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  • Addiction, Drugs
  • Information from Lay-Language Summaries is Embargoed Until the Conclusion of the Scientific Presentation

    380—Early Life Stress: Molecular Mechanisms and Effects

    Monday, November 11, 2013, 8:00 am - 12:00 noon

    380.13: Of vaginas and guts: The microbiome as a novel mechanism for maternal stress reprogramming of the offspring brain

    Location: Halls B-H

    ">C. L. HOWERTON, C. D. HOWARD, *T. L. BALE;
    Dept Animal Biol, Univ. Pennsylvania, PHILADELPHIA, PA

    Abstract Body: Prenatal stress is associated with an increased risk for neurodevelopmental diseases. In our established mouse model of early prenatal stress (EPS), the long-term programming effects on offspring stress pathway neurodevelopment have been demonstrated. The process through which this fetal antecedent contributes to reprogramming of the developing brain is not clear. Current evidence points to a likely influence of maternal stress experience on the maternal vaginal microbiome. The host-microbe interaction between the enteric microbial ecology and the developing neonate is a novel and innovative mechanism with the potential to significantly affect neurodevelopment through early postnatal nutrient availability and endogenous signaling pathways in the offspring gut. As the neonate’s gut is initially populated by the maternal vaginal microbiome following passage through the birth canal, changes in the vaginal microbiome produced by maternal stress experience would then alter this initial microbe population. Using targeted approaches in mice, we have determined that EPS affects both the maternal and offspring levels of Lactobacillus, and further that there is a significant positive relationship between the maternal vaginal levels and that of her offspring’s gut. From these findings we hypothesize that the vaginal microbiome is modulated by stress through changes in the mucosal immunity, and that these changes in the vaginal microbiome alter the initial population of the offspring’s gut microbiome impacting neurodevelopment. To test these hypotheses, we took a multi-dimensional approach using deep sequencing, mass spectrometry and whole transcriptome analyses. Specifically, we monitored the microbial ecology of both the maternal vagina and the offspring gut, evaluated metabolic consequences in the offspring by measuring circulating nutrients and key metabolites, observed changes in early offspring hypothalamic gene expression and determined key changes in the maternal vaginal mucosal immunity. Together, data from these experiments have identified a novel mechanism by which maternal stress contributes to reprogramming of the developing brain and may predispose individuals to neurodevelopmental disorders.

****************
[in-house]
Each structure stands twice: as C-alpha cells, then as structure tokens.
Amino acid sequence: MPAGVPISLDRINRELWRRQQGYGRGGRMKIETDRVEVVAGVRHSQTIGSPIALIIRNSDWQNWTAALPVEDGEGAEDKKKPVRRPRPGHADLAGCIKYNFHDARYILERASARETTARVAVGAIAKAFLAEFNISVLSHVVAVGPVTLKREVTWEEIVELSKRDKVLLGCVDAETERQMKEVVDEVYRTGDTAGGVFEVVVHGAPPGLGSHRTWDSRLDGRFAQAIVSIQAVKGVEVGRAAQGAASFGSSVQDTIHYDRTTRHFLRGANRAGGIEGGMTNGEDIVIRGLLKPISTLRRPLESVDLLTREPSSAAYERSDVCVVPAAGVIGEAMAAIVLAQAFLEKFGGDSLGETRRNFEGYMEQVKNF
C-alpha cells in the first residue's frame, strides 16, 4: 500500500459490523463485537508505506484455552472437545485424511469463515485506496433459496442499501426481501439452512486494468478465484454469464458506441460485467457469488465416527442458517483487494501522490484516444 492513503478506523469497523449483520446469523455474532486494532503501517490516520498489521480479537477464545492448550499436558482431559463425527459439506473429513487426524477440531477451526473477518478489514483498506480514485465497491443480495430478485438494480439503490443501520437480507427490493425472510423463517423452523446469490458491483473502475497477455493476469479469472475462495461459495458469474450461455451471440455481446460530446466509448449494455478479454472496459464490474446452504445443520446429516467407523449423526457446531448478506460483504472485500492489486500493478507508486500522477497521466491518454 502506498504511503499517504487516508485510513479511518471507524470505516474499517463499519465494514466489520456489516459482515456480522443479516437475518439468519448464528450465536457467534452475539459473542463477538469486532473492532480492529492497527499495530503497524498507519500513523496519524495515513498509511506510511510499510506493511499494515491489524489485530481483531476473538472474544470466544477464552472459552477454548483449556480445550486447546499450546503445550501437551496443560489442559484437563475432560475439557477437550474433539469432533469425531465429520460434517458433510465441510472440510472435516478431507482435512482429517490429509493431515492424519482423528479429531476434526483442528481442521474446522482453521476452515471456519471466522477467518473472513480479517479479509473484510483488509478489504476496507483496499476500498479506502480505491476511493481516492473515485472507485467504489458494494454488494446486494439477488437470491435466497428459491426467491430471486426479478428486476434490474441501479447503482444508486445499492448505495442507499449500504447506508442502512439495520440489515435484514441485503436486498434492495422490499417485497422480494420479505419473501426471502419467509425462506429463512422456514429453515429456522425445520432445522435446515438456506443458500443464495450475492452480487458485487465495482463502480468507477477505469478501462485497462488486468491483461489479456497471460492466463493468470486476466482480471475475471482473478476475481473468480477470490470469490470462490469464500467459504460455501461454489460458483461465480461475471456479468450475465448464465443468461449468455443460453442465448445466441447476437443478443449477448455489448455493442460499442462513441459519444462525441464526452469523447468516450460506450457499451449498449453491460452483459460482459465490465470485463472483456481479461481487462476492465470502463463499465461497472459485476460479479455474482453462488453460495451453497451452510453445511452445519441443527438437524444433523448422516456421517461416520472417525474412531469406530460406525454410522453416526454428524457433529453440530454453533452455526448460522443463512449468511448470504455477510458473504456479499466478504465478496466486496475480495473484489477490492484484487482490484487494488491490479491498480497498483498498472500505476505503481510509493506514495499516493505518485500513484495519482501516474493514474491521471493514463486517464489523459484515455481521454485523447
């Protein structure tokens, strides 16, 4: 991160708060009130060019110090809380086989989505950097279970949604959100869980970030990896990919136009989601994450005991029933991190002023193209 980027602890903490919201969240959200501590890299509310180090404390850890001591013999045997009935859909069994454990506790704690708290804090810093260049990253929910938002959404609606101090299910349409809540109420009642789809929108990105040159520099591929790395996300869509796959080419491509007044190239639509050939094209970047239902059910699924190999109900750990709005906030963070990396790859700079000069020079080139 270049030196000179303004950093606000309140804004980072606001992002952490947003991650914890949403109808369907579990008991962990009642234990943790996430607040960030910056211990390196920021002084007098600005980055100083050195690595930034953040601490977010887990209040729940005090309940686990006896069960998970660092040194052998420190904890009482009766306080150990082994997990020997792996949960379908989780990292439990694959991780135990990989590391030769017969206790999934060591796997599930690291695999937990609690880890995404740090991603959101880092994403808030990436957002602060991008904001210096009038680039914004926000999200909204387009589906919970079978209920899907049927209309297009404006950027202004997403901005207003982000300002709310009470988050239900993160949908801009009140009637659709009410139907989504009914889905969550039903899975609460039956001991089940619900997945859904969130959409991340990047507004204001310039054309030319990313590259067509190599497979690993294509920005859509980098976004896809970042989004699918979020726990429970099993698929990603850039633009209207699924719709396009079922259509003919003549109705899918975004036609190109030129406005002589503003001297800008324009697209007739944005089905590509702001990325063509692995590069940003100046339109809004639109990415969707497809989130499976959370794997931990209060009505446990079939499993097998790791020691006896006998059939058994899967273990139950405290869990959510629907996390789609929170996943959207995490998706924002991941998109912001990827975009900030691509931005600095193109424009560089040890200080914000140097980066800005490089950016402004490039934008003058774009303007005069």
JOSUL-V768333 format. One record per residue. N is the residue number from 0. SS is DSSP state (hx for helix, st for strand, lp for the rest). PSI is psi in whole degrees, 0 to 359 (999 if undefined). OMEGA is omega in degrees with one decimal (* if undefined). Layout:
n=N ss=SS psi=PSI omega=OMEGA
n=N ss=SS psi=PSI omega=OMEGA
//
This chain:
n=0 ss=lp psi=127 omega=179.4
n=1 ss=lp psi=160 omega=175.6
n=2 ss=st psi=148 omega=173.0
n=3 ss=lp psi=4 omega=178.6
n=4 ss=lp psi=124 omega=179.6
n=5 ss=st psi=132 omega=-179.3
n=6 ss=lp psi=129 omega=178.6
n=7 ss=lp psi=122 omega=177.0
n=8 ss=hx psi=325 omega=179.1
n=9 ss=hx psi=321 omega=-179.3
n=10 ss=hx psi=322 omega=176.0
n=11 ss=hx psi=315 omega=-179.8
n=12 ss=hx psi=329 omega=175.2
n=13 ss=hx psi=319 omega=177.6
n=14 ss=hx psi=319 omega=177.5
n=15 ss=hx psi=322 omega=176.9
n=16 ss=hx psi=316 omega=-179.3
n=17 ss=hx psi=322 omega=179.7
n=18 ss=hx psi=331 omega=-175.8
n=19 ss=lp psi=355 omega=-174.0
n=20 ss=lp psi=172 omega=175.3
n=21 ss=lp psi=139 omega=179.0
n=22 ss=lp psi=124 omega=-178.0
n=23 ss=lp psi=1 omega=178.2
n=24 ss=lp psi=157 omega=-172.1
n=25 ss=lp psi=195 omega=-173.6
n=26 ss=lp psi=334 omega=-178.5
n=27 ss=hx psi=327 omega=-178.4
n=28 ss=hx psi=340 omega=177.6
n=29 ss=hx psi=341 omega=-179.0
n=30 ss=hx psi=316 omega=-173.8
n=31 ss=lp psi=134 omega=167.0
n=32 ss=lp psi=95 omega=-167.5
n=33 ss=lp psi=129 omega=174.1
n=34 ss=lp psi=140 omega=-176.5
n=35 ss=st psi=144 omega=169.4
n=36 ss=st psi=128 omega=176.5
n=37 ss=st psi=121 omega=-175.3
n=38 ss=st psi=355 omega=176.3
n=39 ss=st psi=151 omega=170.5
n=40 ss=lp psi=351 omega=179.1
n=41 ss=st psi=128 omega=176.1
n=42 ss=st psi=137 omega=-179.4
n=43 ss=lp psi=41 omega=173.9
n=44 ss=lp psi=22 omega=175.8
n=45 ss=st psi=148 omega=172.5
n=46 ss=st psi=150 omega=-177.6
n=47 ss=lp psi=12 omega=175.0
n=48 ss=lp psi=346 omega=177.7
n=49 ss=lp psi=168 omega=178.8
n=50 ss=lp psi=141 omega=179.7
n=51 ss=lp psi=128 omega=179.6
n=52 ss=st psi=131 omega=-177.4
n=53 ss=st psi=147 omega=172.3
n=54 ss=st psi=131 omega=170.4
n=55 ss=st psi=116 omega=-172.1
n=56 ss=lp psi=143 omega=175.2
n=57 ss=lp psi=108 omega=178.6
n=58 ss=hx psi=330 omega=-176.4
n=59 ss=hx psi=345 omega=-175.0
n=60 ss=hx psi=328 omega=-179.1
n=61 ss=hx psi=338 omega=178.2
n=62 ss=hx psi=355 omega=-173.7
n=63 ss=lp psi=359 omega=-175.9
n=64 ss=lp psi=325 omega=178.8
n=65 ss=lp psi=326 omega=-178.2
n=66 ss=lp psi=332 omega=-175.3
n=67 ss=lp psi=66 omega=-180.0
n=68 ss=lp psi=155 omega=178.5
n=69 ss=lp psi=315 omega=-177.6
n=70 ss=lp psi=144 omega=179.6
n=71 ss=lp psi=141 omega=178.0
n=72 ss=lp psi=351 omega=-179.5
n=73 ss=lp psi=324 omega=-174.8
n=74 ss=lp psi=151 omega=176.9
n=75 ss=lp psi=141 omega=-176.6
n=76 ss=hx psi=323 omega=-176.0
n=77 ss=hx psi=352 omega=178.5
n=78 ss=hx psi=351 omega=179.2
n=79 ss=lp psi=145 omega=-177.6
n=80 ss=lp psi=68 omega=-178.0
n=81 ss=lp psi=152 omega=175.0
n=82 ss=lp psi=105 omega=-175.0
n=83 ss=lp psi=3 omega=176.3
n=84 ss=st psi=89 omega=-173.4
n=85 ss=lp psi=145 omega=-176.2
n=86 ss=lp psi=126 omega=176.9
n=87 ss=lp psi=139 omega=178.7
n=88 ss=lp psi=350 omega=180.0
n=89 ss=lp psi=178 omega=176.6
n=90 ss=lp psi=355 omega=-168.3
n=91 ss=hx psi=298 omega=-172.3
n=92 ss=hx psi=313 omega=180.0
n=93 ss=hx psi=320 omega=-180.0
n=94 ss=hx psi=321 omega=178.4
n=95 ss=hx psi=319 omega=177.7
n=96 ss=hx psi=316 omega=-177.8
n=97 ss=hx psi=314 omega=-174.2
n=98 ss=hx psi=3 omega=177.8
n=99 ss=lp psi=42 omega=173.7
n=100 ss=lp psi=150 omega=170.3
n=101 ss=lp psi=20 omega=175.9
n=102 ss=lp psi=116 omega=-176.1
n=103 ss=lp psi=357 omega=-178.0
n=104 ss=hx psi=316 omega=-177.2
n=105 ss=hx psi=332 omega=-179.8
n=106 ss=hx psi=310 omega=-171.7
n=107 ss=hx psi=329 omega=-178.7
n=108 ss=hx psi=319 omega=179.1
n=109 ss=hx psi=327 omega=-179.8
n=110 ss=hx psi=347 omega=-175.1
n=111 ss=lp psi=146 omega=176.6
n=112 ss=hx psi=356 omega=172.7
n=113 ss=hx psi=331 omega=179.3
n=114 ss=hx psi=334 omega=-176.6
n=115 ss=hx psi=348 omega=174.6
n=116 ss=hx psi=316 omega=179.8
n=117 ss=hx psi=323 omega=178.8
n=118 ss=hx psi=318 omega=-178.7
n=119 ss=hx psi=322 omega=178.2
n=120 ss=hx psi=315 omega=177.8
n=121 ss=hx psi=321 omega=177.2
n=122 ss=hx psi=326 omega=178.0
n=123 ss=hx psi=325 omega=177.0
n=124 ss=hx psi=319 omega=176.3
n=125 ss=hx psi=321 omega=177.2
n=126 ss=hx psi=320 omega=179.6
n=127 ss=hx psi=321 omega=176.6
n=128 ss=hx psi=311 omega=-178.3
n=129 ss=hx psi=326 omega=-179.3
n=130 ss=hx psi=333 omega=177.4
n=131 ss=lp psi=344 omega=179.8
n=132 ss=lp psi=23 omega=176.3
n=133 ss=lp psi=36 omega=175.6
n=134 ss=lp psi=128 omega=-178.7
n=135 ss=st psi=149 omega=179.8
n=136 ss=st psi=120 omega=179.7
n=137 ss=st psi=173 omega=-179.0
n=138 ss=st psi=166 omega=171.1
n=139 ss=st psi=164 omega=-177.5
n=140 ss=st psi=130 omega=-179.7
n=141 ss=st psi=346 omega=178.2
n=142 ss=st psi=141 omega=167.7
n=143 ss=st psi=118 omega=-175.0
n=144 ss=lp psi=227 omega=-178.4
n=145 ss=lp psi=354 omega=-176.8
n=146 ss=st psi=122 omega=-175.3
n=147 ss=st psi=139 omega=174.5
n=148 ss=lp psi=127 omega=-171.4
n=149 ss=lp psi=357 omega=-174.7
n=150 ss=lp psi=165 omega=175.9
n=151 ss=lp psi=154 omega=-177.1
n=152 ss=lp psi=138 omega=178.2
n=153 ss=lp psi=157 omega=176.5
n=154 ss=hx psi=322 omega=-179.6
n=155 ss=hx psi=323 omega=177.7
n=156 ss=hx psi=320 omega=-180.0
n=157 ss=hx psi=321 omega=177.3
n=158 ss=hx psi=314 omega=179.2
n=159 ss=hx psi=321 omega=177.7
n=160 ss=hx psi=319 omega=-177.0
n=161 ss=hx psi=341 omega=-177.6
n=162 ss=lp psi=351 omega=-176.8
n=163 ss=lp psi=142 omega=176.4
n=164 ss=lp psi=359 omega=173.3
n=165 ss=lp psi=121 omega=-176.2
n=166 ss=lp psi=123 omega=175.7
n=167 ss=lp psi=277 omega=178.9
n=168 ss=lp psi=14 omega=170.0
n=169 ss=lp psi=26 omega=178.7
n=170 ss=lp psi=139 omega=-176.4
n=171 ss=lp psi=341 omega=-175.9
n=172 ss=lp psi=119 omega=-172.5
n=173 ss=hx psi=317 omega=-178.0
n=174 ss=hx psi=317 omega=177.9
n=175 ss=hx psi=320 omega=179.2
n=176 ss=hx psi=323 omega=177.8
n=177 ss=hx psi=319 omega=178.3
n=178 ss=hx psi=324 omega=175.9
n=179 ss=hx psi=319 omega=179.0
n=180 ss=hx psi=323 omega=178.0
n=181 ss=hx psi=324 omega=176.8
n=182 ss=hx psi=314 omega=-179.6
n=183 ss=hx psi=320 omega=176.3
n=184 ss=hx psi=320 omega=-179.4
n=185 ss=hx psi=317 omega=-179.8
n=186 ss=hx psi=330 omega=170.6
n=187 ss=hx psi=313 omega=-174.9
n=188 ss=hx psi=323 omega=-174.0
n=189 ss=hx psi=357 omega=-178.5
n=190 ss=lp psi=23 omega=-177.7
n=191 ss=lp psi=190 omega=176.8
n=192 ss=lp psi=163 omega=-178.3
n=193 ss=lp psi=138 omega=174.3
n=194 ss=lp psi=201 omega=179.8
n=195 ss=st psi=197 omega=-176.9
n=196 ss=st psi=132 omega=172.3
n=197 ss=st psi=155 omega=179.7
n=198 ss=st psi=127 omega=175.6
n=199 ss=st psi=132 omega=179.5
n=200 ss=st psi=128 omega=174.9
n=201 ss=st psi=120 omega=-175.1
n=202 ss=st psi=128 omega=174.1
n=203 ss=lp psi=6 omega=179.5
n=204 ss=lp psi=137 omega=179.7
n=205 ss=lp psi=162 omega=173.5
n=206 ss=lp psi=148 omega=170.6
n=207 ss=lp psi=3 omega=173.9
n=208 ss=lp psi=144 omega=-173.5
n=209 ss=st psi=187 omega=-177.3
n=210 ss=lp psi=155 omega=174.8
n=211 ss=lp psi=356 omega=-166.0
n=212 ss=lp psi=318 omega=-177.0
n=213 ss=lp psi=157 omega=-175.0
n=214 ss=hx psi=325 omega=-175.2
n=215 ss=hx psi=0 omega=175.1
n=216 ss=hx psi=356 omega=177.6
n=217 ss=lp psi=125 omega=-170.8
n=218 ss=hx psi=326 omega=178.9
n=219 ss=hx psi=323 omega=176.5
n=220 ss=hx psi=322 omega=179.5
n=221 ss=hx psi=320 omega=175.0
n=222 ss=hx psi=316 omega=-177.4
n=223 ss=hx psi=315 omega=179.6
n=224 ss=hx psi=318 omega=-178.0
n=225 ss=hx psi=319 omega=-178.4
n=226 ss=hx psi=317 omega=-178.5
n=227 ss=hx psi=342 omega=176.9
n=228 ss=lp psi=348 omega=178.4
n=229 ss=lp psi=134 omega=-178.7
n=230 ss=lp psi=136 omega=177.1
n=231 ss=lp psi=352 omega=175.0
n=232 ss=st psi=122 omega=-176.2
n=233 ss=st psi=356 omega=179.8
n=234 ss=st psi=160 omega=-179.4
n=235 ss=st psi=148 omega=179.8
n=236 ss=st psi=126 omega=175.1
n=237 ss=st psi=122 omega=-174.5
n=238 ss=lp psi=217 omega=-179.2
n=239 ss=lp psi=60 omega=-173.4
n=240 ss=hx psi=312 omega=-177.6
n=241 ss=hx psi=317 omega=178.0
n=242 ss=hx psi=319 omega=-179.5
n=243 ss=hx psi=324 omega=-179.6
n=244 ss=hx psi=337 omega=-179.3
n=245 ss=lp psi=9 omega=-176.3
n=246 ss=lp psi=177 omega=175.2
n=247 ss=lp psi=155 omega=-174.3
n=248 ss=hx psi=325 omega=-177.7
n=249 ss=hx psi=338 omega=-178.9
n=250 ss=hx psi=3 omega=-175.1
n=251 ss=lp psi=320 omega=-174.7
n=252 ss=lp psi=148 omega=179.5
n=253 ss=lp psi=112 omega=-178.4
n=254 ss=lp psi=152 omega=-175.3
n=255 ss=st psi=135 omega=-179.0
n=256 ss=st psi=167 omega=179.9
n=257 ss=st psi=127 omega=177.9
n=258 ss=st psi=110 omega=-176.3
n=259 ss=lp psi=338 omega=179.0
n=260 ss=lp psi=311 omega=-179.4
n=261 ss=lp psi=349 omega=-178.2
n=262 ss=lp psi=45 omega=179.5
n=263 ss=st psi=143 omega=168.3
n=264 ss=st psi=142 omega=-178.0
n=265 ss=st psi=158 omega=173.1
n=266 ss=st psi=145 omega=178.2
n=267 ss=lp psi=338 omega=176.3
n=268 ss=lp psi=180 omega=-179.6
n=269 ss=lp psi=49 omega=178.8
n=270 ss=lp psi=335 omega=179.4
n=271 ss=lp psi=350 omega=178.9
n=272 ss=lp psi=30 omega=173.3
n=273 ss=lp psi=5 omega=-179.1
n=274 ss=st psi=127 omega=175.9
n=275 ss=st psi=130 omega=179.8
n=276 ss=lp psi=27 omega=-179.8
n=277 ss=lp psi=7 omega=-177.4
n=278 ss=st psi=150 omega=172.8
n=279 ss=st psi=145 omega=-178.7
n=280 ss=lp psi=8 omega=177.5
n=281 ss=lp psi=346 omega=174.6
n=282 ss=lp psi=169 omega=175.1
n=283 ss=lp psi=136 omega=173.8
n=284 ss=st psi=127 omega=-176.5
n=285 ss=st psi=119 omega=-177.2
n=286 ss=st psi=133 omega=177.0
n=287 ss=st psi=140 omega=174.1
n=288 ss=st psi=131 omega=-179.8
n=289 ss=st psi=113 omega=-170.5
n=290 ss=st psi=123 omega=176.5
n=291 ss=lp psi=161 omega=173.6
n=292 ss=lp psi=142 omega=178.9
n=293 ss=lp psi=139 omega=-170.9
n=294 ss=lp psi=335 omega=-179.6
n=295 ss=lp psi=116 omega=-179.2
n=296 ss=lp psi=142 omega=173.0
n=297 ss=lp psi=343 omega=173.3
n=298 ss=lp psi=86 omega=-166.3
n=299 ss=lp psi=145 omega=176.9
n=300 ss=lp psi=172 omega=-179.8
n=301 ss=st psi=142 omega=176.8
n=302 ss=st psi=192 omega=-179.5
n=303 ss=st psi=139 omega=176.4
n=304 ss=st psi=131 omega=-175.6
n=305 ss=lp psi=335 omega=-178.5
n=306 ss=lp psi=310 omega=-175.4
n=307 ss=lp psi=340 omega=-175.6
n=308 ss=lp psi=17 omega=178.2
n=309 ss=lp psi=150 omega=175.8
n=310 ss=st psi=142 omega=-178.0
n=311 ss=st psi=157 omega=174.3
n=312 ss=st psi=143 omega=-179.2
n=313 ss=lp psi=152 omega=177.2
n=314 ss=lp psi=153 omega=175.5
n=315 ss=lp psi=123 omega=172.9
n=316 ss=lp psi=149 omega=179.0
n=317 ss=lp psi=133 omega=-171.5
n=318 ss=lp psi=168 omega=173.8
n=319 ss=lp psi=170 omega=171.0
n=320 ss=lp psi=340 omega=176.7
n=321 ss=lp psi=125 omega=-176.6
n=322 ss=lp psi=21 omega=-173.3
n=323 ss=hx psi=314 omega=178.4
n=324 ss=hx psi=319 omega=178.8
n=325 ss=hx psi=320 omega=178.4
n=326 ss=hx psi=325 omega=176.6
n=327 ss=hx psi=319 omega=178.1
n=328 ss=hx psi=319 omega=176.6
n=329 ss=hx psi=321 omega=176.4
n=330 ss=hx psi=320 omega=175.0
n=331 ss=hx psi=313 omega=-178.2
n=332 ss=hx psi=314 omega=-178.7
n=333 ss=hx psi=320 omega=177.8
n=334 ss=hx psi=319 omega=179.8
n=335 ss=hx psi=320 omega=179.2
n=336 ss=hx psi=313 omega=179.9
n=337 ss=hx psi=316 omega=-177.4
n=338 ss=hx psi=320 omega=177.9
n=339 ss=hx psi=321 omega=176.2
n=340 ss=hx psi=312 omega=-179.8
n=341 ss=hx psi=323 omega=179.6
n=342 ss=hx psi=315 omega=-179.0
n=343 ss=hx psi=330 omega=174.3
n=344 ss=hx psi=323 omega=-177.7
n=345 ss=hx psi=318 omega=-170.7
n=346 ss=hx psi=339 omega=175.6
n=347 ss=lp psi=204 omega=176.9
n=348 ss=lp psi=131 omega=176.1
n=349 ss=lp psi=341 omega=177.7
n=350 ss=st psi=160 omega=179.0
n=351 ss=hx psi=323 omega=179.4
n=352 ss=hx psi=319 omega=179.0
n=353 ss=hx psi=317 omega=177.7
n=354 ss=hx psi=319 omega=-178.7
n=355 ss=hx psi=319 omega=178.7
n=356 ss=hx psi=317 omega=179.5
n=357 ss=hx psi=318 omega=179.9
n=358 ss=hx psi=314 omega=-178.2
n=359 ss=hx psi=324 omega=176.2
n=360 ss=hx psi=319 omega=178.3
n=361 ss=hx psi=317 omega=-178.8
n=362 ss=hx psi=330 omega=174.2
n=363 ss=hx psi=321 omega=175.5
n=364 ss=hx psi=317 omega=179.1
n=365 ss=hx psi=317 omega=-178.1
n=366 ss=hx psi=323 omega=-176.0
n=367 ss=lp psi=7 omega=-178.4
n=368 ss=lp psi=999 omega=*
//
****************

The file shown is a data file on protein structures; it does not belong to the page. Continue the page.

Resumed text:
Lay Language Summary: The bacterial ecology that comprises a substantial portion of our makeup outnumbers our own cells 10 to 1, and can impact brain development and function in profound ways. This bacterial contribution is critical for survival, as bacteria in the gastrointestinal tract allow us to digest foods for nutrient absorption that otherwise would be unavailable. Interestingly, at birth, our gut microbiome is initially populated from our mother’s vaginal microbiome as we pass through the birth canal.
    We have developed a mouse model of maternal early pregnancy stress in which male offspring show elevated stress dysregulation as adults, a key risk factor in neurodevelopmental disorders in humans. However, the mechanisms that contribute to these changes in the brain are not clear. Our current studies have examined the hypothesis that mom’s stress experience during pregnancy can significantly change her vaginal microbiome, thus altering the baby’s gut at birth and producing long-term consequences important for brain development.
    To test this hypothesis we exposed pregnant female mice to stress during early pregnancy, and measured the composition of the vaginal microbiome and mucosal immunity both during pregnancy and after giving birth. Concurrently, we evaluated the offspring’s gut microbiome, circulating nutrients by metabolomics analyses, and early brain development by microarray analyses.
    In support of our hypothesis, we found that moms who experienced stress during early pregnancy had dramatic changes in their vaginal microbiome. Further, when we looked at their pups’ gut microbiome a few days after birth, we saw the same changes there as well. As predicted, these differences within the offspring microbiome were associated with altered circulating nutrients and disrupted early brain development, specifically within the developing hypothalamus, the part of the brain critical in regulation of stress responsivity.
    Our findings suggest that alterations in the vaginal microbiome as a result of mom experiencing psychological stressors during her pregnancy can dramatically affect her offspring’s brain development, in part, through alterations in nutrient availability resulting from changes in the gut microbiome. These studies support a novel mechanism whereby maternal stress can reprogram the developing brain, changes that may be linked with an increased risk for neurodevelopmental disorders. Future studies will examine ways in which intervention at the level of the gut microbiome can rescue the stress dysregulation phenotype in the offspring.